The Purpose of Expanding God’s Glorious Garden

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In this article from our series on Defining Purpose, Geoff Holsclaw tells the story of how the resurrection restores our place in the garden of God’s creation in order to restore that which is broken, to bring flourishing, and to extend God’s presence throughout the entire world.

“Can this ever be fixed?” This is a question we often ask of ourselves, our families, and especially our workplaces.

A friend asked this question of a rundown house and a neglected land. Languishing for years, the property reflected its old tenant now recently passed, bringing visible expression to the brokenness of a family wrecked by alcoholism and isolation. An unlivable house and an overgrown property was all that was left of his father.

Our lives are often like this broken-down and desolate place. Our jobs, our families, our neighborhoods—we all know the places overgrown with the effects of the fall. In the workplace, we run into those manipulating for resources, managing impossible expectations, and pushing out sub-par products. In our homes, we sacrifice relationships on the altar of ease and our health to the fires of busyness.

And Jesus, on Good Friday, seems crushed under the wheel of broken humanity. And yet…

Raised a Gardener

In Jesus we receive hope for the unproductive and overgrown places. And not just in an otherworldly or elusive way but with a very real and hopeful purpose that enters our lives concretely and creatively.

In the Gospel of John, we receive a very important detail about the burial and resurrection of Jesus, a detail through which John places a great theological truth. After his death, we read that Jesus was taken and placed in a tomb, a tomb in a garden, a garden perhaps big enough to be an orchard (John 19: 41). Much like Adam was placed in a garden, now Jesus is planted in a garden.

And then, on Resurrection Sunday, Jesus goes missing. Mary Magdalene visits the tomb and finds the stone rolled away and the body no longer there. After the other disciples come and go, she is left there, wondering what is going on. And then she sees someone. She sees Jesus but does not recognize him. We are told that she “thought he was the gardener” and asked him if he knew where the body of Jesus had been taken (John 20:15).

This is one of the great theological truths that John ironically sneaks in as a misperception. Mary thought that Jesus was merely the gardener of the place surrounding the tomb. But we know that Jesus is the true Gardener of all creation (“In the beginning the Word, and… all things were made through him” [John 1:1-3]).

In the resurrection, Jesus returns as the Gardener who will make all the dead things grow and the desolate places flourish. In the resurrection, the broken-down and desolate places find hope for renewal. And most importantly, we are reconnected with our true purpose, to flourish all of creation wherever we find ourselves.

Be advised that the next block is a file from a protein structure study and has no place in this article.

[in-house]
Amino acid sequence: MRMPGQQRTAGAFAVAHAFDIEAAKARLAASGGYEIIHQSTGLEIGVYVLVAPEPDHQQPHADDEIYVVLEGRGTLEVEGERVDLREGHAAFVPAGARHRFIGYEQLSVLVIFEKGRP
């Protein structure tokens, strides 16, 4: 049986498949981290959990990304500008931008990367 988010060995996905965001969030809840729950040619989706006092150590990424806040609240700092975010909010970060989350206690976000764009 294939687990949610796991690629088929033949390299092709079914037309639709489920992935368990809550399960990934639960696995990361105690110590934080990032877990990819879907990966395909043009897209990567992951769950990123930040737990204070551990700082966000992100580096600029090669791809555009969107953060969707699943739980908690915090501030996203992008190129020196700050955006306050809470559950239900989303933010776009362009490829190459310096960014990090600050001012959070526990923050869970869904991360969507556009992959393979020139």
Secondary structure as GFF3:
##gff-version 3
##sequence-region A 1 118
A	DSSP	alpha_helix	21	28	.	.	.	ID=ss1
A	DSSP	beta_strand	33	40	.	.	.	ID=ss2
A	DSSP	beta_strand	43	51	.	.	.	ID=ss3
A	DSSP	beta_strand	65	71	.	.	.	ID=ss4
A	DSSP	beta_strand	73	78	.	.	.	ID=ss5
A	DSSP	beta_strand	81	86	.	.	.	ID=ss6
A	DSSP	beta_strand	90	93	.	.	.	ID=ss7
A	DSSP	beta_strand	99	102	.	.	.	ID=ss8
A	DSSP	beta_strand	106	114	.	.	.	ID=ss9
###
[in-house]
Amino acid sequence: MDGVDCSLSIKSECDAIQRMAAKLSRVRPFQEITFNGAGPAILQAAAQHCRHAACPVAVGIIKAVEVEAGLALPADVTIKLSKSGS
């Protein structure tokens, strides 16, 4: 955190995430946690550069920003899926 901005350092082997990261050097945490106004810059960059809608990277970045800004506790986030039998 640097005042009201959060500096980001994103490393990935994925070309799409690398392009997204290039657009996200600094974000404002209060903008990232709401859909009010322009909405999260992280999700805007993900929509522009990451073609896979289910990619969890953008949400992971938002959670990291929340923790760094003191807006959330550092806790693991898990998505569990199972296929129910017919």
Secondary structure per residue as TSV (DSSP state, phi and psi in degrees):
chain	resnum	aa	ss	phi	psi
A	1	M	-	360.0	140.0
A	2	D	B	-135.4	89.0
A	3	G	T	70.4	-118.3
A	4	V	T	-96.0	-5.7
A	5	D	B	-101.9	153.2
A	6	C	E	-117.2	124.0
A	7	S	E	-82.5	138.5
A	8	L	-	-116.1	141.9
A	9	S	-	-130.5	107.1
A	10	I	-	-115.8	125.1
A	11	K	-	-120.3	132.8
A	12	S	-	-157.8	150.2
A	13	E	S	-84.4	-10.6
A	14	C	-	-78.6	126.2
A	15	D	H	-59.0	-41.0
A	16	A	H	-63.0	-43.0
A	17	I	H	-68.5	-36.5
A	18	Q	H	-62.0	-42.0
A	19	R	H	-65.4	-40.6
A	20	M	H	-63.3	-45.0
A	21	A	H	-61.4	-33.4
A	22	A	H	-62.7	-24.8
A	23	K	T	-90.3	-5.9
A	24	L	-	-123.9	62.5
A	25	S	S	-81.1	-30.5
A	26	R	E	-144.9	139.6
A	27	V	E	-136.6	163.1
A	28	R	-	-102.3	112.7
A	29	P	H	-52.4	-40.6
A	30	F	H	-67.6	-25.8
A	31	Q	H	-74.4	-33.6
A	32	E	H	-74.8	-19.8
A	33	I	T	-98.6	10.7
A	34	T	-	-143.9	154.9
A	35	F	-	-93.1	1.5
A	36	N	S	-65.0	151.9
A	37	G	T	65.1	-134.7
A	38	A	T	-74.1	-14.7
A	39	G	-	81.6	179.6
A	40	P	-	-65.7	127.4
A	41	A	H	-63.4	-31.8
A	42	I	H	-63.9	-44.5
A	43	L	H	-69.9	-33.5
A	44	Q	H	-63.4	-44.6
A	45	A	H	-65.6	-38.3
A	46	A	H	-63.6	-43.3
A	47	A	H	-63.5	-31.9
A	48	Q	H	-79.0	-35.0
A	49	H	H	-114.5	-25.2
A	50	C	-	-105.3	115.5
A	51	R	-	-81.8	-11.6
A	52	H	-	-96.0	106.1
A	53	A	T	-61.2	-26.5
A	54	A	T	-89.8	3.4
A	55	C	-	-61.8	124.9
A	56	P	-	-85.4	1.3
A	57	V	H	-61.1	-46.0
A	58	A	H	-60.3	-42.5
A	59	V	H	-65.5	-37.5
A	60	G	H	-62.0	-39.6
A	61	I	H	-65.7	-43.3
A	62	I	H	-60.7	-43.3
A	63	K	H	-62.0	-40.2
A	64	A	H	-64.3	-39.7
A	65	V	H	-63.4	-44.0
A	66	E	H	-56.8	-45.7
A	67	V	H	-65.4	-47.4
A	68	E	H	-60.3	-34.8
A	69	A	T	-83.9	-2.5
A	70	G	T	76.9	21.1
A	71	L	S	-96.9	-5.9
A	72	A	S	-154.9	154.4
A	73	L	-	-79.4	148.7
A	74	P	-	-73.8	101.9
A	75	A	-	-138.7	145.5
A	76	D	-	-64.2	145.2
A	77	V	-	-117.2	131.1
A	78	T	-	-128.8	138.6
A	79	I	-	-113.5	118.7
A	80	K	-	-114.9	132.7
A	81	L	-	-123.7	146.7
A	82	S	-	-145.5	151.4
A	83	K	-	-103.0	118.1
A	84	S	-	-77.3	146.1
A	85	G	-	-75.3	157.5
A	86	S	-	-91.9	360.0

Our Resurrection Purpose

In Jesus’ resurrection, our sorrow turns to rejoicing and our tears to celebration. But not only that. In the resurrection, life is given purpose again. Jesus, the true Gardner, is calling us back into the work of cultivating this world. And this is not a new work, but an old, old work. A work we were created for.

The resurrection purpose that Jesus offers us is not just to be planted in the garden of Eden again, but to grow the garden in every area of our lives and out into the entire world. In Genesis we have two statements about humanity. In Genesis 1, humanity is created in the “image and likeness” of God and blessed to be “fruitful and multiply, and fill the earth and subdue it.” In Genesis 2, God places humanity in the garden to “tend and keep it.” We often view salvation as a sort of return to the garden of Eden (Genesis 2) where all our needs will be taken care of. But we must also remember that we have a call as humanity (Genesis 1) to fill the earth and cultivate it.

How do we hold these two visions of humanity together? By realizing that humanity was intended to expand the garden of Eden into the entire world. This was (and is) our purpose. Humanity was (and is) intended to extend the garden of God’s presence throughout the world. This is the resurrection purpose that Jesus, the Gardener, gives to us.

Working to Expand the Garden

This resurrection purpose does not take us out of our broken-down and desolate places but gives us the hope and the help to restore all that is wrecked and to cultivate new blooming where we find lifelessness.

After seven years, my friend’s rundown house and neglected land was renovated and restored. What was overgrown had now been cleared. What had been unproductive had now been made useful. After much hard work and determination, it has been made new and given a productive purpose.

Will we be engineers, managers, consultants, teachers, administrators, and programmers (etc. etc.!) who bring a small, and yet ever-expanding, piece of the garden to our offices, schools, factories, and homes? We must, for the Gardener is risen and back at work cultivating a world for God’s presence. Will we join him?